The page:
Type declarations provide you with the ability to extend or expand the variable types known by Modern Pascal. For example, a collection of characters is called a string, however, if you wanted to limit it to 20 characters maximum you could introduce a new string type of String[20]. When an identifier occurs on the left side of a type declaration, it's declared as a type identifier for the block in which the type declaration occurs. Type declarations are normally defined at the beginning of your code with the keyword type, followed by definitions of the variable types as follows:
type type_name1=existing_definition;  // "rename" a type for your better understanding
   type_name2=new_definition;         // add a new type definition to Modern Pascal
   type_name3=array_structure;        // simplify interaction with an array type
   type_name4=record_structure;       // introduce a type of multiple variables
   type_name6=class_structure;        // introduce a type with associated methods


Variables hold data which can be changed during the operation of your program. Variable definitions are normally defined at the beginning of your code with a var keyword, followed by the type of the variable. When you declare a variable, you must state its type. A variable's type circumscribes the set of values it can have and the operations that can be performed on it.
var variable1:variable_type;
   variable3, variable4:variable_type;
For more information on primitive data types, you can click here and jump to the next chapter. The opposite of Variables are constants, Modern Pascal introduces a list of constants - some for the language, some for the platform.

Functions and Procedures

In Pascal, a Procedure is a set of instructions to be executed that does not return a value, and a Function is a procedure which returns a value. The code between the last begin and end in a program drives the logic of the program. In a very simple program, this section of code might be all you need. In larger, more complex programs, putting all your code here can make your program harder to read and understand and more difficult to develop.

Procedures and functions let you divide the logic of a program into smaller, more manageable chunks, and are similar to subroutines in some other languages. All the action in a procedure or function occurs in the code between its begin and end just like in the main program block. Each of these segments of code performs a small, discrete task.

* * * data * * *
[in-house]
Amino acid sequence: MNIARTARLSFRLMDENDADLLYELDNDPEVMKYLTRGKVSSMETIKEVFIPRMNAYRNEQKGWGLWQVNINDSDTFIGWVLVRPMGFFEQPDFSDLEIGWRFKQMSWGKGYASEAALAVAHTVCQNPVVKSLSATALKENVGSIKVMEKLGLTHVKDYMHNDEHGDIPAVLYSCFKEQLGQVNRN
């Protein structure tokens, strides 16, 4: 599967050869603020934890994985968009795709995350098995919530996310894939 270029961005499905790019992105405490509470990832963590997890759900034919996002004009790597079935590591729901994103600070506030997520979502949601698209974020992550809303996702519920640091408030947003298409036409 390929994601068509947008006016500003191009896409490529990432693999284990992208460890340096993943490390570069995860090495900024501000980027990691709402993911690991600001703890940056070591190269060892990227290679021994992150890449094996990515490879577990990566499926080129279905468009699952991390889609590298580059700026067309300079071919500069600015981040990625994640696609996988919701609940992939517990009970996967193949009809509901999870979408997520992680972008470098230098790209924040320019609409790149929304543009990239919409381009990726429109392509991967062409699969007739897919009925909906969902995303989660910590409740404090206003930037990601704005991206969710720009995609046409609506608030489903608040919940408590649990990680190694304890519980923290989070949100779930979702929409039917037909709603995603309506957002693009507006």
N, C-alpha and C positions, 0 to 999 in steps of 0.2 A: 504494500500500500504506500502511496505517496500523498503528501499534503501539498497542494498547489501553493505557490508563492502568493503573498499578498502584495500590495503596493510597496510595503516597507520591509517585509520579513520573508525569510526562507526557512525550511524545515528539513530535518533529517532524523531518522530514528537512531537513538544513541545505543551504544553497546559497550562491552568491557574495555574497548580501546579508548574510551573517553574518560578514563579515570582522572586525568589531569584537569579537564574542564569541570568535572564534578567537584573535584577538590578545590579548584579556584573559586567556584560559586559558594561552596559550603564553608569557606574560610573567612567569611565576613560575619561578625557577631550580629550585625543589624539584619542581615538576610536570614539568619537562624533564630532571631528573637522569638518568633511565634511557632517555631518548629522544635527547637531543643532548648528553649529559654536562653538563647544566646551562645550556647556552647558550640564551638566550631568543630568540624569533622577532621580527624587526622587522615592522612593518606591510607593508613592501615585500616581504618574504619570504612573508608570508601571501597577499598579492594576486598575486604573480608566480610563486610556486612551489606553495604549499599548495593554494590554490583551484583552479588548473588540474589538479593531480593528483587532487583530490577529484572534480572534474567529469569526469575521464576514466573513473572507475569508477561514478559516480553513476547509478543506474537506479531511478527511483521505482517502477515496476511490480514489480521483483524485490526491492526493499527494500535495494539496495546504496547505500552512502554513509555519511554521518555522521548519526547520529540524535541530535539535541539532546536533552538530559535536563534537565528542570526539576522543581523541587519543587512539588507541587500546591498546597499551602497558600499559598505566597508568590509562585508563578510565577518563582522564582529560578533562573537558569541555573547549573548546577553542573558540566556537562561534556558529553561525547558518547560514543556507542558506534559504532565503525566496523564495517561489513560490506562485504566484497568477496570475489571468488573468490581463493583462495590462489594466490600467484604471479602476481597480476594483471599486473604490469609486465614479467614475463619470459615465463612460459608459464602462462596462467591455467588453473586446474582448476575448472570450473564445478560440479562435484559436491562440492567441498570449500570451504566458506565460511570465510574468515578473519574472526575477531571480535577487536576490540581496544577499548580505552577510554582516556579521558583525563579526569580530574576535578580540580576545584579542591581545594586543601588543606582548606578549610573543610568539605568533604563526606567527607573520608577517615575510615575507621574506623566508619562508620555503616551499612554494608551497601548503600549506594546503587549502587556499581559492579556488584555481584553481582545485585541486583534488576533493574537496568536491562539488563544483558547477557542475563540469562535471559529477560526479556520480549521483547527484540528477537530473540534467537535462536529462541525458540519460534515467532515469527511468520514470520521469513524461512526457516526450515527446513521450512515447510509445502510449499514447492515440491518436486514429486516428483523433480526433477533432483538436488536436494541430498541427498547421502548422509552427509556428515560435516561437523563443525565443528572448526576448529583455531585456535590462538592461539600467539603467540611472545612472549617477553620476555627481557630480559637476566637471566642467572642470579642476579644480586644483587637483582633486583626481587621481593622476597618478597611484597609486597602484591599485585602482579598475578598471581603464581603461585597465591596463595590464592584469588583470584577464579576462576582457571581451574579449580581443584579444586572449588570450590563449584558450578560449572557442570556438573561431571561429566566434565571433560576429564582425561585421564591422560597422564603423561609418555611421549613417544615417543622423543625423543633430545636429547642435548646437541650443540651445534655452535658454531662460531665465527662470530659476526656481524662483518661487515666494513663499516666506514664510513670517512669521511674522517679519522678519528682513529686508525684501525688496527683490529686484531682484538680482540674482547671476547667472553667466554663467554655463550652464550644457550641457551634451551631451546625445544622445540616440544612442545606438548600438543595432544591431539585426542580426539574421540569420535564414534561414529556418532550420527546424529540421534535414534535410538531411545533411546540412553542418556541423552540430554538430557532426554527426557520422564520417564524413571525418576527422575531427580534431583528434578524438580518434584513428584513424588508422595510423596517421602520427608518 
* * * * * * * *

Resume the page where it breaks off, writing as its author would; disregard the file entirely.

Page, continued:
If you find your program does the same thing many times, you might want to put the logic into a procedure or function. You write the code in a procedure or function once and your program can use it as often as necessary. The definition of each follows:
Procedure Proc_Name(optional_parameters...);

Function Func_Name(optional_parameters...):Return_Value_Type;


Pascal is the only language which supports 3 different styles of comments. As we have discussed and shown on the Program Structure page, you can use (* ... *) for single or multiple lines of comment, you can use { ... } for single and multiple lines of comment too and // the double slash for comment the rest of the current line. Modern Pascal also supports the C style /* ... */ for single or multiple lines of comment. Making porting C code to Modern Pascal easier.
(* This is an example of a single line comment in this style *)

(* This is an example of using this style for multi-line
    comments as it will span multiple lines. *)

{This is an example of a single line comment in this style}

{This is an example of this style for multi-line
comments as it will span multiple lines.}

// Lastly, this is a single line comment - or
var a:Integer; // comment the rest of this line, or about this line.

/* Modern Pascal also supports C/Java/JavaScript style of comments
   which use the slash asterisk combination instead of parenthesis
   asterisk combination (like formal Pascal) */

Case Sensitivity

Pascal is not a case-sensitive language, which means you can write your variables, function, and procedure in either case. Like A_Variable, a_variable and A_VARIABLE all have the same meaning in Pascal. It is a good writing habit though to be consistent as if the language was case-sensitive for working with certain tools and learning/using other programming languages which usually are case-sensitive.


The code section between begin and end contains statements that describe the actions the program can take and is called the statement part. Pascal programs and units are made of statements. Each statement specifies a task or job of the program. These jobs could be declarations, assignment, calculations, reading or writing data, comparisons, making logical decisions, transferring program flow control, etc. All statements end with a semicolon:
WriteLn('Hello, World!');
if (Ch=#27) then WriteLn('Goodbye.');
The following is not easy to read, however, it is valid code to the compiler. Each statement is terminated by the semicolon.
WriteLn('Hello, World!'); Ch:=Readkey; if (Ch=#27) then WriteLn('Goodbye.');

Naming Convention

In Pascal, types, class names, constants, variables, function names and procedure names following a strict naming convention: The following are reserved characters and cannot be used except for their explicate functionality(s):